Big deals: Clearly, the film headlines tonight are the awards that went to James Cameron’s ultimate-big-deal of a movie called “Avatar” and this year’s ultimate mega-successful modestly budget comedy, “The Hangover“. It’s the kind of comedy that never gets nominated for, much less wins, awards no matter how well constructed, and this was one incredibly well-constructed comedy. I’m delighted to see it get this kind of recognition. I truly couldn’t imagine a better movie with that premise and its success shows that you can make a male-oriented farce that respects its viewers’ intelligence and better natures. As for “Avatar,” does anyone even care what I think? It is what it is. Ask me again in a couple of months.

Biggest non-surprises of the night: The supporting actor twosome Mo’Nique from “Precious” and Christoph Waltz from “Inglourious Basterds” won, yet again, and seem about as big a lock for Oscars as you ever get. Both are sure getting a lot of practice at the art of acceptance speeches. Mo’Nique’s speech was both king of moving and way over-the-top in that actory way some folks (like Drew Barrymore, who praised it one of her typically overwhelmed acceptance speeches) just eat up with a fork. Waltz, who really does seem to be a pretty humble guy, was a bit more low key with a nice riff on the international nature of the Hollywood Foreign Press’s awards. I think we’ve got a buddy-cop movie, possibly directed by Michael Bay, with Waltz and Mo’Nique in our collective futures. “Bad Goys”?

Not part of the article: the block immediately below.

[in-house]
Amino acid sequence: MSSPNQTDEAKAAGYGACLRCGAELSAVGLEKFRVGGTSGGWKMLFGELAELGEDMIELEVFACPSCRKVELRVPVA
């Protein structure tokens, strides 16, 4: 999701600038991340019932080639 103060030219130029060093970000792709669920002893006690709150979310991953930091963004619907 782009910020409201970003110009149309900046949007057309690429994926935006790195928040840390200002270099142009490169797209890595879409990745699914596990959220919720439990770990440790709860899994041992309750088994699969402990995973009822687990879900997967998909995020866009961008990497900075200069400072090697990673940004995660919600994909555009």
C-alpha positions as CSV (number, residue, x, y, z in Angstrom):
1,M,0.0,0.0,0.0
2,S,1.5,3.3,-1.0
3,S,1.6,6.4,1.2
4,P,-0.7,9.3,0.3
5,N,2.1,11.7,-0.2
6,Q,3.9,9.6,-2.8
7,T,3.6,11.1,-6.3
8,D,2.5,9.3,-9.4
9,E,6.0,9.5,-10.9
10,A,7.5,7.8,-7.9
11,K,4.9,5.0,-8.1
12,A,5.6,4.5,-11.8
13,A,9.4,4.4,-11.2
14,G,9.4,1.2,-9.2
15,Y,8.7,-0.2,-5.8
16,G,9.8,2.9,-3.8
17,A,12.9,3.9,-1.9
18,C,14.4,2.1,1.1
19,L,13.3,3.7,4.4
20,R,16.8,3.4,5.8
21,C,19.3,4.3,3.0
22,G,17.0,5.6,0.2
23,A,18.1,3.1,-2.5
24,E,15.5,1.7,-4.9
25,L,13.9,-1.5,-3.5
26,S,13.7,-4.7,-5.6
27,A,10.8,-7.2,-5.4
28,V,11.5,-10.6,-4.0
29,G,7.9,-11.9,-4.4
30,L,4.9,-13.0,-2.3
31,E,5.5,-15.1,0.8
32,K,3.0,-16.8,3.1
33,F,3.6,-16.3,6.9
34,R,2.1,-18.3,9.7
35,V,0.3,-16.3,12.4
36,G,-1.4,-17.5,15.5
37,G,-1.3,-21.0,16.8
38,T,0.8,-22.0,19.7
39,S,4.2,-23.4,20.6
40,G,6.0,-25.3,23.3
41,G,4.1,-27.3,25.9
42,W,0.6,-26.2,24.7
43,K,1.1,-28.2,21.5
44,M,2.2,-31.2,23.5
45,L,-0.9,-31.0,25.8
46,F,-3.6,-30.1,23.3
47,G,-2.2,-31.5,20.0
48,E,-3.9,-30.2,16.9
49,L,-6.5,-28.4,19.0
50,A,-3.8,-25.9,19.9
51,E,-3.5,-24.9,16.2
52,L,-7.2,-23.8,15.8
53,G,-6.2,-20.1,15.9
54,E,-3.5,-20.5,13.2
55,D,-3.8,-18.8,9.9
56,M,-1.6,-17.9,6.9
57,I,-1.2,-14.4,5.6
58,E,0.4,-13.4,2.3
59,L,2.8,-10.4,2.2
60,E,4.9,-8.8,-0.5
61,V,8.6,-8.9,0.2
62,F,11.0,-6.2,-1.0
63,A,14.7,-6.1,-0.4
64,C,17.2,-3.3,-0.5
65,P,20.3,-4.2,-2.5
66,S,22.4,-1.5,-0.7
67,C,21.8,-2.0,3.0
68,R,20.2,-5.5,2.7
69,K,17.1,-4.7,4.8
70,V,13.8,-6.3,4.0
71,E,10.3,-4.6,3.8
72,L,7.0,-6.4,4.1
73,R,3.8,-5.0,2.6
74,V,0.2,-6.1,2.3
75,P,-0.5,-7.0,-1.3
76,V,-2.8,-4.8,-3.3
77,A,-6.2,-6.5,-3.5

Jeff Bridges Best Actor award is starting to edge into the same kind of category and he’s starting to look like a gigantic Oscar shoe-in. It’s as if everyone suddenly remembered how great he’s been in countless movies all at the same time. “You’re really screwing up my under appreciated status here,” he said. As well they should.

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Friday movie news dump: Critic’s Choice Awards; Hollywood helping Haiti (updated)

I’m getting off to a late start tonight, so let’s get on with it.

* Via Roger Ebert’s tweet, we have the news on the Critic’s Choice awards, which are voted on by broadcast and some internet critics. “The Hurt Locker” won best picture, and best director for Kathryn Bigelow. “Inglourious Basterds” also had an extremely good night, as did Jeff Bridges. There was a tie for best actress between Sandra Bullock and Meryl Streep. Good ol’ Nathaniel R. liveblogged the proceedings.

Christoph Waltz in And, if I was a betting man (and I sorta kinda am), I’d be tempted to head up to Vegas and bet the farm on basterd Christoph Waltz and Mo’Nique of “Precious” for the supporting role categories at the Oscars.

UPDATE: I failed to note  earlier that “Avatar” managed a near clean-sweep of the more production/technical oriented awards, though the Best Make-Up award went to “District 9.”